(ii) to the taxpayer's own RRSP (other than any portion thereof that has been designated as a transfer of superannuation benefits or as a refund of premiums under an RRSP)
to the extent such amounts were not deducted in computing income for a preceding taxation year.

Calculating the Eligible Portion of a Retiring Allowance

In order to make such a contribution to one’s RRSP, one needs to know the amount that one can eligibility contribute.

IT-337R4 provides as follows:

The eligible portion of a retiring allowance, for the purpose of [paragraph (b) above], is computed as the sum of:
(a) $2,000 times the number of years before 1996 during which the former employee was employed by the employer or a person related to the employer; and
(b) $1,500 times the number of years that is equal to:
(i) the number of years before 1989 during which the former employee was employed by the employer or a person related to the employer
(ii) the equivalent number of years before 1989 in respect of which employer contributions to a pension plan or deferred profit sharing plan had vested in the retiree at the time the retiring allowance is paid.


The following example is copied verbatim from IT-337R4:

Mr. A was employed from October 1985 to June 2000 when he retired. In recognition of his long service, Mr. A was entitled to a retiring allowance on his retirement of $30,000 which he chose, in advance, to receive in two annual instalments of $15,000 in each of 2000 and 2001.

His employer made RPP contributions on Mr. A's behalf starting in 1987. Mr. A's RPP contribution and deduction for 2000 was $3,000. In addition, he contributed $12,000 to his RRSP in 2000 and $15,000 in 2001.

The amount deductible by Mr. A under paragraph 60(j.1) in 2000 and 2001 is limited to the lesser of (a), (b) and (c) as follows:

(a) Retiring allowance included in income

$ 15 000
$ 15 000
(b) Eligible portion of retiring allowance

(i) $2,000 x 11 years (1985 to 1995 inclusive1)
$ 22,000

(ii) $1,500 x (4 years – 2 years)
$ 3,000

Less: 60(j.1) deduction in previous years


(c) Total of:

(i) RPP contributions

$ 3,000
Less: RPP deduction for current service



(ii) RRSP contributions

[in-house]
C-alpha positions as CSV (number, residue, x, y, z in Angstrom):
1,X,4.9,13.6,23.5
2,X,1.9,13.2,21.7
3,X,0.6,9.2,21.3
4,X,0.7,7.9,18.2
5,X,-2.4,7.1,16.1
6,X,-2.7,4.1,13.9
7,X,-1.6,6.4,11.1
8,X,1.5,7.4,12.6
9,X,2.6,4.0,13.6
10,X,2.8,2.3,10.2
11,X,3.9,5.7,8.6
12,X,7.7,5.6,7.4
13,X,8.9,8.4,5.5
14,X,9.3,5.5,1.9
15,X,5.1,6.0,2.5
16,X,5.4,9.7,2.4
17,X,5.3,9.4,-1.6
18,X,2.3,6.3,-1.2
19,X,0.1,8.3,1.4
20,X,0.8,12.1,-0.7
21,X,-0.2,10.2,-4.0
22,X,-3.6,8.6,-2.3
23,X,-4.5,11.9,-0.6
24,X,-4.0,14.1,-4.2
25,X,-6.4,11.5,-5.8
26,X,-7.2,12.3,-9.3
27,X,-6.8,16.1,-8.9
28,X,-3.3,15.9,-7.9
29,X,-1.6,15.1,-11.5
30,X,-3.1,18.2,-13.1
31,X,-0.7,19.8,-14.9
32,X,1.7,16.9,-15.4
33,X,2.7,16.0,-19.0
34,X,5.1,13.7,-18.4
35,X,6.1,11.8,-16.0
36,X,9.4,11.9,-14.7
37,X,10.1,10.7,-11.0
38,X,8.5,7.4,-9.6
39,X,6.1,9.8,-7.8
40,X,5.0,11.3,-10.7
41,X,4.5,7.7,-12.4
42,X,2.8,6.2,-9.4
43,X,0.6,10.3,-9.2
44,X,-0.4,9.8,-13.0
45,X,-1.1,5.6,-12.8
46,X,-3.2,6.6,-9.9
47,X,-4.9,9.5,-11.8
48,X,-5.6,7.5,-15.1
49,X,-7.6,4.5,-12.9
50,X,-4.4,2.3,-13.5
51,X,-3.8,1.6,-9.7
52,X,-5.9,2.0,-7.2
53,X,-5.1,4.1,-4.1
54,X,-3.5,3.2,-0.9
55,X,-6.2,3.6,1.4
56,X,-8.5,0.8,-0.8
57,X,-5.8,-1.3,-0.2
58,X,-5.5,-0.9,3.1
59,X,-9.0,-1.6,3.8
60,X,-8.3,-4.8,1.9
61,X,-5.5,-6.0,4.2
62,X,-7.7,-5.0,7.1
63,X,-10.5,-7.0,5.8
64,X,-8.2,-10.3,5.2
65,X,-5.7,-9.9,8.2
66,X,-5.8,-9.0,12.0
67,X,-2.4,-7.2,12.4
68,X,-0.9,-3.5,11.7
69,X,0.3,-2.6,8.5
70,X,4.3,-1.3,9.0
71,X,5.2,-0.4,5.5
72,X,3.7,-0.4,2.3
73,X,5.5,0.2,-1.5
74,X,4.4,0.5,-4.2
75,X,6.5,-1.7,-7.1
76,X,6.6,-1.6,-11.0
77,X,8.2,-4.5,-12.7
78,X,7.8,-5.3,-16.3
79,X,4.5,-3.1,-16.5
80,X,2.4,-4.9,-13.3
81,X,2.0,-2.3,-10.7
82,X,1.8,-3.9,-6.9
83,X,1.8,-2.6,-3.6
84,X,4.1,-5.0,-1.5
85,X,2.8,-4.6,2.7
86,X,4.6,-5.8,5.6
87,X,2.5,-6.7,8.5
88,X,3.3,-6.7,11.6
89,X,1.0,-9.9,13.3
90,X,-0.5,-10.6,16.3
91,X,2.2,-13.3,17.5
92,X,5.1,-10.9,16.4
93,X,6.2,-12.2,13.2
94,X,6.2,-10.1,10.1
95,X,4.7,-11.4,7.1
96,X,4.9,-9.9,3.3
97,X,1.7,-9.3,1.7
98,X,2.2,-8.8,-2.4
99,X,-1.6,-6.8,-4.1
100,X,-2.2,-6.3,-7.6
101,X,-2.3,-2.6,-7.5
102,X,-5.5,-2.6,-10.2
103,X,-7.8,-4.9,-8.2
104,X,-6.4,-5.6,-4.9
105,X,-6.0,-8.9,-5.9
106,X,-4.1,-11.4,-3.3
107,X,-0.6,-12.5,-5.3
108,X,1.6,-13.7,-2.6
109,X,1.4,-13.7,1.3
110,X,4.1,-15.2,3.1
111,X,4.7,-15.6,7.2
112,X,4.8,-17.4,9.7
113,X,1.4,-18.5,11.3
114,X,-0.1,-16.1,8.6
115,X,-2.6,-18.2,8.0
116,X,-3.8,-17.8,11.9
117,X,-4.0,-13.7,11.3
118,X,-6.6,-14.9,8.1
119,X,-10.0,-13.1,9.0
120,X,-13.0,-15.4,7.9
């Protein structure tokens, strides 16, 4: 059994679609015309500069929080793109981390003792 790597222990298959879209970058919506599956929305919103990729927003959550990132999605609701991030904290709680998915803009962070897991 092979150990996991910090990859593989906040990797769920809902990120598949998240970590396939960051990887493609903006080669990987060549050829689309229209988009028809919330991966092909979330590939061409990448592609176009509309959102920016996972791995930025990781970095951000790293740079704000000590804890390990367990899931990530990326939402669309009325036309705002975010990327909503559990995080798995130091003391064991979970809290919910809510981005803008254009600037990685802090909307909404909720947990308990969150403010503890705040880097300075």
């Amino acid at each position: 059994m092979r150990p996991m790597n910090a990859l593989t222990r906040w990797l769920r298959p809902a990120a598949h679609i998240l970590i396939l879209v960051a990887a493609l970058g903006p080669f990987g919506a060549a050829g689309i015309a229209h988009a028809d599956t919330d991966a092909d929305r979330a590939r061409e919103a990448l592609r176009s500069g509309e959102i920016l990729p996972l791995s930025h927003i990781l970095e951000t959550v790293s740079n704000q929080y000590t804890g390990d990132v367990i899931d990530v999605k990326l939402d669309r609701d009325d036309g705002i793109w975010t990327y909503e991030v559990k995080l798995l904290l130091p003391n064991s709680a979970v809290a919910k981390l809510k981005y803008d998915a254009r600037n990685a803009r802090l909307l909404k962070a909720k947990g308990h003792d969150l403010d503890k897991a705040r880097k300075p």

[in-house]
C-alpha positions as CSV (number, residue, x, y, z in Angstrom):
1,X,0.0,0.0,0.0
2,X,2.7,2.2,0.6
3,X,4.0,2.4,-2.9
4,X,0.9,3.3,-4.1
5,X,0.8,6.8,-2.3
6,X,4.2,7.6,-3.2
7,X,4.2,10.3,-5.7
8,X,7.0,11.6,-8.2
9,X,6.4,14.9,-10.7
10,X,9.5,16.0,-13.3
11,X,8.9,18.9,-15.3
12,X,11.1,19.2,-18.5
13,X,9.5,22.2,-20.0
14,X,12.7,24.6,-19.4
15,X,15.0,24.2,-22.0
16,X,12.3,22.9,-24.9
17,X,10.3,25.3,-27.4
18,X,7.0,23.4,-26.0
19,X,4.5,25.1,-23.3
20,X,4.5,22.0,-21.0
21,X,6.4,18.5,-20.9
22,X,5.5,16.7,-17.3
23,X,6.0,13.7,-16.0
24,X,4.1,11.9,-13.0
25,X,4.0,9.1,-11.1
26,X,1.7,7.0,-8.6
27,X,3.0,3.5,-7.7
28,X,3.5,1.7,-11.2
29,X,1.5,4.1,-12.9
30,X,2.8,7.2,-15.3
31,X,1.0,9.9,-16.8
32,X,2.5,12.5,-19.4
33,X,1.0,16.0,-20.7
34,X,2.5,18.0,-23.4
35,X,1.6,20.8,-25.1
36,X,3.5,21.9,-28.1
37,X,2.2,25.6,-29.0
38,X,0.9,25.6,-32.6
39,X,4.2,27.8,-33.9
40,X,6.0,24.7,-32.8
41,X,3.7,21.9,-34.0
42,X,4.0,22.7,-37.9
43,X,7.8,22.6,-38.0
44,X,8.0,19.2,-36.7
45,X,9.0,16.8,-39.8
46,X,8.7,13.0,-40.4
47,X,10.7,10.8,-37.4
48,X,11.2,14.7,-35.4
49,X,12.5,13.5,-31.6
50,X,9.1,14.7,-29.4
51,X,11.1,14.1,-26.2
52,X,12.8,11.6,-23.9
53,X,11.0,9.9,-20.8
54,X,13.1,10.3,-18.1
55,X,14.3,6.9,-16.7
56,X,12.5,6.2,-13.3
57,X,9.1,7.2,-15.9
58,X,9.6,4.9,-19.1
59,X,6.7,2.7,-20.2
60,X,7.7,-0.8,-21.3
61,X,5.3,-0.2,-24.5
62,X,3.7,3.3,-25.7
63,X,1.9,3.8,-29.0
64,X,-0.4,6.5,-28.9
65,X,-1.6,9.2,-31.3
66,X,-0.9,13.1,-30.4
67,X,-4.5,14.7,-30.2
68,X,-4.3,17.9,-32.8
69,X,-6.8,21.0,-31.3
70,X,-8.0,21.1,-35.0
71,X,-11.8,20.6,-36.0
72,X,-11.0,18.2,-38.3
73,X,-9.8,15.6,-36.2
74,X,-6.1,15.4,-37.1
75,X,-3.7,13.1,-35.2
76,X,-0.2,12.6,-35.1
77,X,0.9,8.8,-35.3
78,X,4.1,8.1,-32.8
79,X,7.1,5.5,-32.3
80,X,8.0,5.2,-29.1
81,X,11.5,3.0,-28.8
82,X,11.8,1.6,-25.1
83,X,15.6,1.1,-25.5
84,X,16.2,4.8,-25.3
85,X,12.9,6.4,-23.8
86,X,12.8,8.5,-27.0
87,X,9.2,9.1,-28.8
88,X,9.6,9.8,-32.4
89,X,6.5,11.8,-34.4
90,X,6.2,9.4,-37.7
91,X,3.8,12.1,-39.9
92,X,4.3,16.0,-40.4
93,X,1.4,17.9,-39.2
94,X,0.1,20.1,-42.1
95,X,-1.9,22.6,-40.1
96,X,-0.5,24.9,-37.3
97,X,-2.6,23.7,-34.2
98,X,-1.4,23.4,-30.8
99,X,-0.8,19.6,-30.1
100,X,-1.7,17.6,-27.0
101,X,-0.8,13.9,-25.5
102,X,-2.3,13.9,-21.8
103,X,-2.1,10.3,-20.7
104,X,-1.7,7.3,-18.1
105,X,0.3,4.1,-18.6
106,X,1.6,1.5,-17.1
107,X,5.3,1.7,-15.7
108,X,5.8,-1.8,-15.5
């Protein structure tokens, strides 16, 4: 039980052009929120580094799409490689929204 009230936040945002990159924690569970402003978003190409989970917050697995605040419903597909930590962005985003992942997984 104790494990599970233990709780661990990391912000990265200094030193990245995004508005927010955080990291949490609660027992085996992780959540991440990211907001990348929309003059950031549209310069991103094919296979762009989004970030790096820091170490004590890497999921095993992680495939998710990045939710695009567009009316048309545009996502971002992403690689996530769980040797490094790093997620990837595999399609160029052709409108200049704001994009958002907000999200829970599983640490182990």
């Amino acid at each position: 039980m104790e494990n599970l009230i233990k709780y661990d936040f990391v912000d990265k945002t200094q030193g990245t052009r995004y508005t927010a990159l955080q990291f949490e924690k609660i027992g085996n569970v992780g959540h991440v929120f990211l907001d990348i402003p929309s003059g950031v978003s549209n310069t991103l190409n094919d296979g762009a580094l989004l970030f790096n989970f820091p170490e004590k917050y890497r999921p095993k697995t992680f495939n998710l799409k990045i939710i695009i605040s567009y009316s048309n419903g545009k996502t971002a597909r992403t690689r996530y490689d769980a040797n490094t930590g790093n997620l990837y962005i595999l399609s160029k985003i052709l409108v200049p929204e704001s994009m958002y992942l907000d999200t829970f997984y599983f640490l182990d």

1 While there are 16 years between 1985 and 2000, it is the number of years before 1996 that are relevant in this calculation.

Accordingly, Mr. A's maximum designated amount under paragraph 60(j.1) is $12,000 for 2000 and $13,000 for 2001.


If you are still reading this post I congratulate you. Tax law is by far one of the driest and most complicated areas of law. It, however, happens to be an area that I personally enjoy.

What the above demonstrates is that by understanding how to use tax law to one’s advantage one can save a significant amount of money. Allocating amounts as “retiring allowances” and depositing them into RRSPs can have a significant tax savings, especially for those who find themselves recipients of large lump-sum severance packages.


If you have recently been dismissed, and have been offered a severance package it is always prudent to seek professional legal advice. First of all, as is contemplated in my post about wrongful dismissal, it is possible that you have been offered less than that to which you’re entitled. Second, by seeking legal and/or accounting advice you may be able to save a significant amount of money by reducing your income tax burdens.

Thus, if you are an employee who has been recently terminated and want advice about either the reasonableness of your offer, or advice on how to structure your offer so as to best address the income tax implications of it, I would also be happy to speak to you. To see a full range of employment law services that I provide to employees please click here.

As always, everyone’s situation is different.  The above is not intended to be legal advice for any particular situation and it is always prudent to seek professional legal advice before taking any decisions on one’s own case.

Sean Bawden is an Ottawa, Ontario employment lawyer and wrongful dismissal lawyer. He tweets from @SeanBawden.